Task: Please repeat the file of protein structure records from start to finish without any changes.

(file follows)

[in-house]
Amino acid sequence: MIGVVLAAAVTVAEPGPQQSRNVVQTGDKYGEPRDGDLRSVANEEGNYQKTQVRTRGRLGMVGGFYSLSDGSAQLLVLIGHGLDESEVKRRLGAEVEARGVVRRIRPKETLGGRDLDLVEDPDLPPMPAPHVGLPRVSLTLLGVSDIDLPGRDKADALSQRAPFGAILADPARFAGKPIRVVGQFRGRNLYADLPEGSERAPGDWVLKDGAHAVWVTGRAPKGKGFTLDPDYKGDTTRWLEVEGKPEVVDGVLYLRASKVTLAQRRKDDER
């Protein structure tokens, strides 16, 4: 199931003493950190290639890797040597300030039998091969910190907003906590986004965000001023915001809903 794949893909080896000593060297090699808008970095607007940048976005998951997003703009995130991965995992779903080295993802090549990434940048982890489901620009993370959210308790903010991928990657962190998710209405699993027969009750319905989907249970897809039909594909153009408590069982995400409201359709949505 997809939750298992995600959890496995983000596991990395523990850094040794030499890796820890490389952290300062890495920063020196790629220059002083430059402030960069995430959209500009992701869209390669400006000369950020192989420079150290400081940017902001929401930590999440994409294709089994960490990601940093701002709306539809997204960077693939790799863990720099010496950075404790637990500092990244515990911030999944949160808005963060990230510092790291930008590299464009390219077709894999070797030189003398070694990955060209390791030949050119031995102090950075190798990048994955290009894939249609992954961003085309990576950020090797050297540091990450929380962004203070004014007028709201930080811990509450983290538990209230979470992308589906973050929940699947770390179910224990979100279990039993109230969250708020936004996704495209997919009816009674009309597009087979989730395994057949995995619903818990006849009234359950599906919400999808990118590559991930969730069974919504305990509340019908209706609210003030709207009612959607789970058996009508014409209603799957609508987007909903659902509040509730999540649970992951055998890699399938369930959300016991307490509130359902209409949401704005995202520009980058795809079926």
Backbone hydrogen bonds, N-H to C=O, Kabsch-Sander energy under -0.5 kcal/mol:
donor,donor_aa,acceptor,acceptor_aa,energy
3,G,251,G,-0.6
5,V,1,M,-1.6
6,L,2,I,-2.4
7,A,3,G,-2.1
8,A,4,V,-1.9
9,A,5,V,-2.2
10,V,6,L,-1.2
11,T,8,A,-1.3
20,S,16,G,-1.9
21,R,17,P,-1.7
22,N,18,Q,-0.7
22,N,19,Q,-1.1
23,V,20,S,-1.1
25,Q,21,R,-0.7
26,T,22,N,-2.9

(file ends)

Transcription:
[in-house]
Amino acid sequence: MIGVVLAAAVTVAEPGPQQSRNVVQTGDKYGEPRDGDLRSVANEEGNYQKTQVRTRGRLGMVGGFYSLSDGSAQLLVLIGHGLDESEVKRRLGAEVEARGVVRRIRPKETLGGRDLDLVEDPDLPPMPAPHVGLPRVSLTLLGVSDIDLPGRDKADALSQRAPFGAILADPARFAGKPIRVVGQFRGRNLYADLPEGSERAPGDWVLKDGAHAVWVTGRAPKGKGFTLDPDYKGDTTRWLEVEGKPEVVDGVLYLRASKVTLAQRRKDDER
């Protein structure tokens, strides 16, 4: 199931003493950190290639890797040597300030039998091969910190907003906590986004965000001023915001809903 794949893909080896000593060297090699808008970095607007940048976005998951997003703009995130991965995992779903080295993802090549990434940048982890489901620009993370959210308790903010991928990657962190998710209405699993027969009750319905989907249970897809039909594909153009408590069982995400409201359709949505 997809939750298992995600959890496995983000596991990395523990850094040794030499890796820890490389952290300062890495920063020196790629220059002083430059402030960069995430959209500009992701869209390669400006000369950020192989420079150290400081940017902001929401930590999440994409294709089994960490990601940093701002709306539809997204960077693939790799863990720099010496950075404790637990500092990244515990911030999944949160808005963060990230510092790291930008590299464009390219077709894999070797030189003398070694990955060209390791030949050119031995102090950075190798990048994955290009894939249609992954961003085309990576950020090797050297540091990450929380962004203070004014007028709201930080811990509450983290538990209230979470992308589906973050929940699947770390179910224990979100279990039993109230969250708020936004996704495209997919009816009674009309597009087979989730395994057949995995619903818990006849009234359950599906919400999808990118590559991930969730069974919504305990509340019908209706609210003030709207009612959607789970058996009508014409209603799957609508987007909903659902509040509730999540649970992951055998890699399938369930959300016991307490509130359902209409949401704005995202520009980058795809079926």
Backbone hydrogen bonds, N-H to C=O, Kabsch-Sander energy under -0.5 kcal/mol:
donor,donor_aa,acceptor,acceptor_aa,energy
3,G,251,G,-0.6
5,V,1,M,-1.6
6,L,2,I,-2.4
7,A,3,G,-2.1
8,A,4,V,-1.9
9,A,5,V,-2.2
10,V,6,L,-1.2
11,T,8,A,-1.3
20,S,16,G,-1.9
21,R,17,P,-1.7
22,N,18,Q,-0.7
22,N,19,Q,-1.1
23,V,20,S,-1.1
25,Q,21,R,-0.7
26,T,22,N,-2.9